Aikwood Tower has five en-suite bedrooms and can sleep up to ten guests. All the rooms are fitted out with Duxiana beds, the ‘most technologically advanced sleep system in the world’ and are made for lazy holiday lie-ins! All are accessorised with tweed throws, cushions and curtains from the local mills.
Four of the bedrooms can be made up as doubles or twins. Each room has a plentiful supply of towels, bathrobes and Aaron Aromatics toiletries. Travel cots and inflatable toddler beds can also be provided, plus there are two luxury put-up single beds available on request for larger parties.
Each of the rooms is named after an important figure-head from the tower's colourful history.
After the Second World War, Aikwood Tower passed into the ownership of the Dukes of Buccleuch, whose family home is the nearby Bowhill House. When the ninth Duke of Buccleuch – John Montague Douglas Scott – succeeded to the title in 1973, he became open to the idea of the decayed Scottish tower houses being restored to their former glory.
In the 1990s, two Ettrick Valley tower shells on the Buccleuch Estate were restored as homes – Kirkhope Tower at Ettrickbridge, and Aikwood Tower.
Sir Walter Scott
Sir Walter Scott (1771 – 1832) invented the historical novel. He was the first English-language author to enjoy a truly international career during his lifetime. As a child he spent much of his time in the Scottish Borders at his grandfather's farm and drew inspiration from the Border ballads and folklore. His iconic home, Abbotsford, is just ten miles away.
Aikwood Tower itself held a fascination for him, as he placed the origins of more than one of his works here. In old age and failing health, his last outing included Aikwood Tower and nearby Ettrickbridge.
In his mid-twenties, David Martin Scott Steel was elected MP for Roxburgh, Selkirk and Peebles at a 1965 by-election, becoming the youngest MP in parliament at the time. He continued to represent the local seat for over 30 years. But he had another ambition in addition to his political career - to restore a derelict Scottish tower - and this was made possible in the late 1980s.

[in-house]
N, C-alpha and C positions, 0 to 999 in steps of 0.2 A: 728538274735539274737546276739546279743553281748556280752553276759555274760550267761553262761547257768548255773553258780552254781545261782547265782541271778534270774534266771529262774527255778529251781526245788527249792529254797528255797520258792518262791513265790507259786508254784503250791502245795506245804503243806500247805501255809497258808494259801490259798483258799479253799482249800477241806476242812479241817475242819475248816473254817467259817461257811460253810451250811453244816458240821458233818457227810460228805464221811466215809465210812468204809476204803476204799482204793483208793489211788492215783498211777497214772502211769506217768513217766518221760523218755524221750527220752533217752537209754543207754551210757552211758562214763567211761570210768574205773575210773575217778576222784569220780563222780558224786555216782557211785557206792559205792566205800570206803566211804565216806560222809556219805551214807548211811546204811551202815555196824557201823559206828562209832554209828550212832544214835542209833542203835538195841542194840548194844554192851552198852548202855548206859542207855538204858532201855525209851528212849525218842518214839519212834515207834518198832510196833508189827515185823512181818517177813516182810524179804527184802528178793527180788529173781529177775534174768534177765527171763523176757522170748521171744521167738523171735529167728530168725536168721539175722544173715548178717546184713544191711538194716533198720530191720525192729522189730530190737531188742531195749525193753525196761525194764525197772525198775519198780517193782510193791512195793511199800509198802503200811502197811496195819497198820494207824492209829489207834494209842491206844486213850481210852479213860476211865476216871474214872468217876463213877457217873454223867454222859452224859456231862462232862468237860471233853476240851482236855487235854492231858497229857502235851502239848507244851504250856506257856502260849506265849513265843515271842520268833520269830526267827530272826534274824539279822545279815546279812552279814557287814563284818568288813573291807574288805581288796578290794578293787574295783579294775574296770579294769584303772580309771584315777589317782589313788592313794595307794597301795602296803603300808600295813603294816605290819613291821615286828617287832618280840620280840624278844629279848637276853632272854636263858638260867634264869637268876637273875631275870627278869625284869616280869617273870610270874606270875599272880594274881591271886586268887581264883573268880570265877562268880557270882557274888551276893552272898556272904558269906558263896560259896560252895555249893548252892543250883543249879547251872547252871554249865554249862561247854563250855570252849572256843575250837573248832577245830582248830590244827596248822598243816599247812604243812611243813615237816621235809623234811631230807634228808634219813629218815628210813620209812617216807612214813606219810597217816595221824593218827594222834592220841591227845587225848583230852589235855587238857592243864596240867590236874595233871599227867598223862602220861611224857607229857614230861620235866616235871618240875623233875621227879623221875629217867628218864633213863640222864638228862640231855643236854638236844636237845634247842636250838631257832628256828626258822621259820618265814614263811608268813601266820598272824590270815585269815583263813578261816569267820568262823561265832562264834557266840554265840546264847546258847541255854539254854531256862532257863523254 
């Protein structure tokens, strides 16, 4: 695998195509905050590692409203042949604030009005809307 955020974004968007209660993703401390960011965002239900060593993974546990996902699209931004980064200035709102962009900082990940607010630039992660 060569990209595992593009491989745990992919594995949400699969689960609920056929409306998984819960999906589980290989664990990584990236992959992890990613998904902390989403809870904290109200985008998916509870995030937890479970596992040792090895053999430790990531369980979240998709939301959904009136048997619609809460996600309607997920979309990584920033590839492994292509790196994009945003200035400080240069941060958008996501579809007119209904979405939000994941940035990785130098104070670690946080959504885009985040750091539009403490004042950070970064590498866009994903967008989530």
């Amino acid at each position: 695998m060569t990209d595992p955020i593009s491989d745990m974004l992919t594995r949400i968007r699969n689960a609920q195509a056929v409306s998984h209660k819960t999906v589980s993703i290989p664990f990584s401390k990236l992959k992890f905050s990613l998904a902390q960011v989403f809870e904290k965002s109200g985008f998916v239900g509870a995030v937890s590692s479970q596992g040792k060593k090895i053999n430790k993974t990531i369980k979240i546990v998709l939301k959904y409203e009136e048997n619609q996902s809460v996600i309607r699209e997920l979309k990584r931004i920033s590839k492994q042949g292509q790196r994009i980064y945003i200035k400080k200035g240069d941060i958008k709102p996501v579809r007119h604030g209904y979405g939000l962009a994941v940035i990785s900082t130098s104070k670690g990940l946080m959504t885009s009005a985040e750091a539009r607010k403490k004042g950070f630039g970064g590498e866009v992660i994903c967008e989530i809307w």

With his wife, Judy, David spent twenty happy and productive years at Aikwood Tower. In 1997, when he was appointed to the House of Lords, he took the title Baron Steel of Aikwood.
Michael Scott is credited as Scotland’s first scientist, alchemist, sorcerer and astronomer. He is also one of Scotland’s forgotten geniuses... and the 'Wizard of Aikwood'.
Many legends about Scott link him with ownership of Aikwood Tower, including one regaling his transformation into a hare by the neighbouring Witch of Fauldshope, and his subsequent revenge on her.
Whatever legend may say, there is no dispute that a certain Maister Michael Scott became the first owner of Aikwood by virtue of a feu disposition in name of James V in 1517, and that he or his family built Aikwood Tower.
In the seventeenth century, Aikwood Tower passed to William Scott of Harden, beginning his family’s three-century ownership of it. He was the eldest son of the great Border reiver, Wat of Harden.
Wishing to emulate his father, William led a raid on Elibank Castle on the Tweed, home of Sir Gideon Murray. He was captured and threatened with hanging until Lady Murray intervened...could this young forest laird be persuaded to marry their plain-faced daughter Meg? William was given the choice: "There is your coffin, and there is your bride." After some prevarication, he chose marriage, and it turned out to be one of great happiness.